Pursuing your retirement dreams is challenging enough without making some common, easily avoidable, mistakes. Here are eight big mistakes to watch out for:
1. Not Planning: Yes, the biggest mistake is having no strategy at all. If you have no strategy to reach a stated, quantifiable goal, you might as well lie down in the road and let fate determine your success – or lack thereof. Chance is not a strategy; nor is letting others tell you what you should want.
You need a roadmap to get from here to retirement – specific, measurable, achievable, relevant and temporal -- requiring steps – near-term, intermediate and long-term goals -- designed to end at that desired conclusion: a financially safe and secure retirement. The goals should be yours, not from a textbook, tailored to your retirement vision.
2. Frequent Trading: Chasing “hot” investments often leads to despair. We have found avoiding losses produces more long-term wealth than chasing the latest shiny object.
Create an asset allocation strategy that is diversified to reflect your objectives, risk tolerance, and time horizon; then make periodic adjustments based on changes in your personal situation, not due to market ups and downs.
3. Not Maximizing Tax-Deferred Savings: Employees have tax-advantaged options to save for retirement. Not participating in your company’s 401(k) is a mistake, especially if you’re passing up free money in the form of employer-matching contributions.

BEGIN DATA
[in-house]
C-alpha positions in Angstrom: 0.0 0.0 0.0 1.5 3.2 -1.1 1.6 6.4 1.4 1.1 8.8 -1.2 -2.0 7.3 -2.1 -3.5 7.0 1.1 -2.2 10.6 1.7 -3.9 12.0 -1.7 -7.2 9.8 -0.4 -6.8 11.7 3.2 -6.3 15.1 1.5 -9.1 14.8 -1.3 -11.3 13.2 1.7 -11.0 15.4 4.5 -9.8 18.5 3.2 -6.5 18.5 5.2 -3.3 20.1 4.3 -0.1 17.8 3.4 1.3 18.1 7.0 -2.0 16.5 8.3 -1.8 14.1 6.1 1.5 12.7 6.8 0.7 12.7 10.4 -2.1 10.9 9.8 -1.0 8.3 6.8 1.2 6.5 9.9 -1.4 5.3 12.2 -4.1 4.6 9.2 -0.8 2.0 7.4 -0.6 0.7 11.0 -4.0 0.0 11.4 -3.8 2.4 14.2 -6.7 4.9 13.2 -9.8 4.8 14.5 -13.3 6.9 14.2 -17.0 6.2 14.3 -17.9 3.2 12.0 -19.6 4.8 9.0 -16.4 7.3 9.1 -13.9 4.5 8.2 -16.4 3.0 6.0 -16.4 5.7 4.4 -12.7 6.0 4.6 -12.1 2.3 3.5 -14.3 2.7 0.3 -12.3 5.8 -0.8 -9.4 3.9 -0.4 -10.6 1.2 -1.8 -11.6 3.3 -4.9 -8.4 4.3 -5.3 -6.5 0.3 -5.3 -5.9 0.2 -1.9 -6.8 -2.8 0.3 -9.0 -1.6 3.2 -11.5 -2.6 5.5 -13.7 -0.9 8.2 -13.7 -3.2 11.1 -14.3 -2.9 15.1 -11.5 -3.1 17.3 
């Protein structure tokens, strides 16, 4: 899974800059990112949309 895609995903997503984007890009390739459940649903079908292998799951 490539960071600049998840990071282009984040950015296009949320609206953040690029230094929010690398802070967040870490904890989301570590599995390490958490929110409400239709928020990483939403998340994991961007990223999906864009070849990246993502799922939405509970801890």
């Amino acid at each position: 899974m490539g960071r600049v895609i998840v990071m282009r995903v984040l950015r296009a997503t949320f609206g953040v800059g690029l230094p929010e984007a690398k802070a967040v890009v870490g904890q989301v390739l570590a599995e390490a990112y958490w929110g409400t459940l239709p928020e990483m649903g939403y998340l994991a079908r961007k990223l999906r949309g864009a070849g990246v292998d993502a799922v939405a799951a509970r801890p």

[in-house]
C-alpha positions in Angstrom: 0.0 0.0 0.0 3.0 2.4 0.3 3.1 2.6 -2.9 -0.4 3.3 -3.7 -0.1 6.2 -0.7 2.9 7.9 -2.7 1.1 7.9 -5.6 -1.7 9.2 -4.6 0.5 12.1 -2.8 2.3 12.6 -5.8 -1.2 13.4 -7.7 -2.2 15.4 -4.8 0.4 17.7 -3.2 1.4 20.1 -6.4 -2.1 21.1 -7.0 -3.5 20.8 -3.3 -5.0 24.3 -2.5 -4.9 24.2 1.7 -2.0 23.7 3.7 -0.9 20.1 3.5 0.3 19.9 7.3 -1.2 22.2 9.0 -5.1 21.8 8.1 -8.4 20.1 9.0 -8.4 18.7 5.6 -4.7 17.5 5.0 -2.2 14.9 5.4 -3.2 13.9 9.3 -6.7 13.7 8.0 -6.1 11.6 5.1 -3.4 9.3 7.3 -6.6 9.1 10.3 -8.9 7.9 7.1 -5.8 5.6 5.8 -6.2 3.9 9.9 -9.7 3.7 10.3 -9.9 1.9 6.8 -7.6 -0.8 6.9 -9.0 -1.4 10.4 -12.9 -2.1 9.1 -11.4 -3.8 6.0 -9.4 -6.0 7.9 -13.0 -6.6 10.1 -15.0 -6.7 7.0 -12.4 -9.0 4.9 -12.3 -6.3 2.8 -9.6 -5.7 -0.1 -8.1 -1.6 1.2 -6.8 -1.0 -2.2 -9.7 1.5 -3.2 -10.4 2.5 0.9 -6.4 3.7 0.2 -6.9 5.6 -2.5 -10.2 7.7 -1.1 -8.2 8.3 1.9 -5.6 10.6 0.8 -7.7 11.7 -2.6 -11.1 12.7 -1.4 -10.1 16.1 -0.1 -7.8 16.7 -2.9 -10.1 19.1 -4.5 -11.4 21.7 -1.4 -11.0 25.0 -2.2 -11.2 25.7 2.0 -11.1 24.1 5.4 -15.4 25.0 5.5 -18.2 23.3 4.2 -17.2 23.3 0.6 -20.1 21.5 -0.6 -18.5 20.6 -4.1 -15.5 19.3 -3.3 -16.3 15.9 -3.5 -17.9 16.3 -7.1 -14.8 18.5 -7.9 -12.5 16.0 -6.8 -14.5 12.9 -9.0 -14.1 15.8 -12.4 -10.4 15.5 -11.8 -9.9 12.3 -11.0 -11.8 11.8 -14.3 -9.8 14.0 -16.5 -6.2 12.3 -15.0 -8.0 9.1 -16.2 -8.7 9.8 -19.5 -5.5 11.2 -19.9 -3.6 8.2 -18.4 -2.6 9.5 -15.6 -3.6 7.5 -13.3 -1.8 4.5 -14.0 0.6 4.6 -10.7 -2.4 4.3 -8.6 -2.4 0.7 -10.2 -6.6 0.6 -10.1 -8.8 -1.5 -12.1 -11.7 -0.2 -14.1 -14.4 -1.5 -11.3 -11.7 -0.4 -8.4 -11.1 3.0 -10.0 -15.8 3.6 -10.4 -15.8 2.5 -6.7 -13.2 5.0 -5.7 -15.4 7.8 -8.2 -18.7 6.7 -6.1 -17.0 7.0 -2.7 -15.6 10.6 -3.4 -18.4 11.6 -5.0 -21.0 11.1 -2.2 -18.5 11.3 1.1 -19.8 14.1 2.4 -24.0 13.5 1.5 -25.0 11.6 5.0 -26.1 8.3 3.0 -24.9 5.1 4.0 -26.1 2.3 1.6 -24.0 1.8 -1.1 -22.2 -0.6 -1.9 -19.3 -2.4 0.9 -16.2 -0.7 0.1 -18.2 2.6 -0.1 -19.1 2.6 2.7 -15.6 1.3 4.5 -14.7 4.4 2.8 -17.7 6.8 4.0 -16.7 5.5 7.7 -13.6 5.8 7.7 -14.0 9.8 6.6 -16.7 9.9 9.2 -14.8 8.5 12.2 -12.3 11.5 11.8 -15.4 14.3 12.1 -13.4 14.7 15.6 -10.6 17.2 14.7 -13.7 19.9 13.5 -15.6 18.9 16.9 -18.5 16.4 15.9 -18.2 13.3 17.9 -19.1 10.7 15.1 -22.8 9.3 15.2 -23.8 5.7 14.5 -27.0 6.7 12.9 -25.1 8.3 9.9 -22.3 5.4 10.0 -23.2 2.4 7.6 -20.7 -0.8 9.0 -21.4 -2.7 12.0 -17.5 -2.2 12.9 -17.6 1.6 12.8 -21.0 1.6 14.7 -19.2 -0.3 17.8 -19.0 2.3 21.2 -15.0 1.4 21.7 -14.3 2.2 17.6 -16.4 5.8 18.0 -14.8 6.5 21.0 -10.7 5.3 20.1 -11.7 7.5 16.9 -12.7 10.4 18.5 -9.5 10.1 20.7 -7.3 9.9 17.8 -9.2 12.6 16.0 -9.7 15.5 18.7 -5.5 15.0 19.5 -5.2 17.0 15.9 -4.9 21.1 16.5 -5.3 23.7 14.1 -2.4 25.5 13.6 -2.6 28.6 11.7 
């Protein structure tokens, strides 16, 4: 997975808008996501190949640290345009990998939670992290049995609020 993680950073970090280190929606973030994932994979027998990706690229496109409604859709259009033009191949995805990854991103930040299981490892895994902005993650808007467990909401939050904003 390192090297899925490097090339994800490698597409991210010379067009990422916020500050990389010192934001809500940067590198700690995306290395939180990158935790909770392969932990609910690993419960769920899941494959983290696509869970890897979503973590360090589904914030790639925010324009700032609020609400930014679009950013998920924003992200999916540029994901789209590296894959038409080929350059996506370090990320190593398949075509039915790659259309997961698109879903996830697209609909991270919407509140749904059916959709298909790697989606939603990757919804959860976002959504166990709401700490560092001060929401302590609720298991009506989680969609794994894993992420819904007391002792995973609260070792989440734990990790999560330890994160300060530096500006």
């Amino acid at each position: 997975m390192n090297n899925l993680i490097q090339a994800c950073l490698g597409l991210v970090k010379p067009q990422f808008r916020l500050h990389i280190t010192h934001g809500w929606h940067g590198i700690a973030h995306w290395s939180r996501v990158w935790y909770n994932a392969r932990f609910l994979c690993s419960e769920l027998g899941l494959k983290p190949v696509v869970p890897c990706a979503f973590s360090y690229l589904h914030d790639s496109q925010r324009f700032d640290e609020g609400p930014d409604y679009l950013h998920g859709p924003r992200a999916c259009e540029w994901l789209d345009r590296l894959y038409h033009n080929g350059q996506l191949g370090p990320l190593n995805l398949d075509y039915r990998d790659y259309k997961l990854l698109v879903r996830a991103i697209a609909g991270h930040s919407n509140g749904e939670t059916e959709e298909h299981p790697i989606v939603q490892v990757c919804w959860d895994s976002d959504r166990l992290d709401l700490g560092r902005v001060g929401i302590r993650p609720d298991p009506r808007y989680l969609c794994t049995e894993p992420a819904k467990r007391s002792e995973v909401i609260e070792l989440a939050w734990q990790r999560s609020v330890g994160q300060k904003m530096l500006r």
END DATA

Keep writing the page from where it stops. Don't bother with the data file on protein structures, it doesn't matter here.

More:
4. Over-reliance on Qualified Plans: Employer plans’ greatest advantage is that contributions are automatic, out-of-sight and often forgotten. Their biggest limitation (and strength) is they cannot be easily accessed before retirement. What most participants forget is that distributions are taxable income; they are building a “tax bomb” that can shrink their account value up to 40% in retirement. Qualified plans also require minimum distributions at age 73 when you may not want to take them or the taxes they bring.
Good planning includes alternative investment vehicles to help manage your taxes in retirement.
5. Prioritizing College Funding over Retirement: Your kids’ college education is important, but you may not want to sacrifice your retirement for it. Remember, you can get loans and grants for college, but you can’t for your retirement.
6. Underestimating Healthcare Costs: Extended medical care expenses can destroy your financial strategy in retirement if you don’t prepare for them. A sure budget killer is Long Term Care either in a Nursing Home or with attendants at home. The best option is some form of LTC insurance.
7. Not Adjusting Your Investment Approach Well Before Retirement: The last thing you can afford is a sharp fall in stock prices or a sustained bear market just when you’re ready to stop working. Consider adjusting your asset allocation in advance of tapping your retirement savings so you’re not selling assets when prices are depressed.
8. Retiring with Too Much Debt: If too much debt is bad when you’re working, it can be deadly when you are retired. Consider managing or reducing your debt before you retire. That does not mean paying off that 3.00% mortgage when cash earns 4.5% plus.
We define “debt” as an obligation that can only be retired by future cash flow. If you have sufficient cash to retire that mortgage, is it really “debt”?
It’s Not Only About Money: Above all, a rewarding retirement requires good health, and a good outlook. So plan on maintaining a healthy diet, exercising regularly, staying socially involved, and, above all, remaining intellectually active.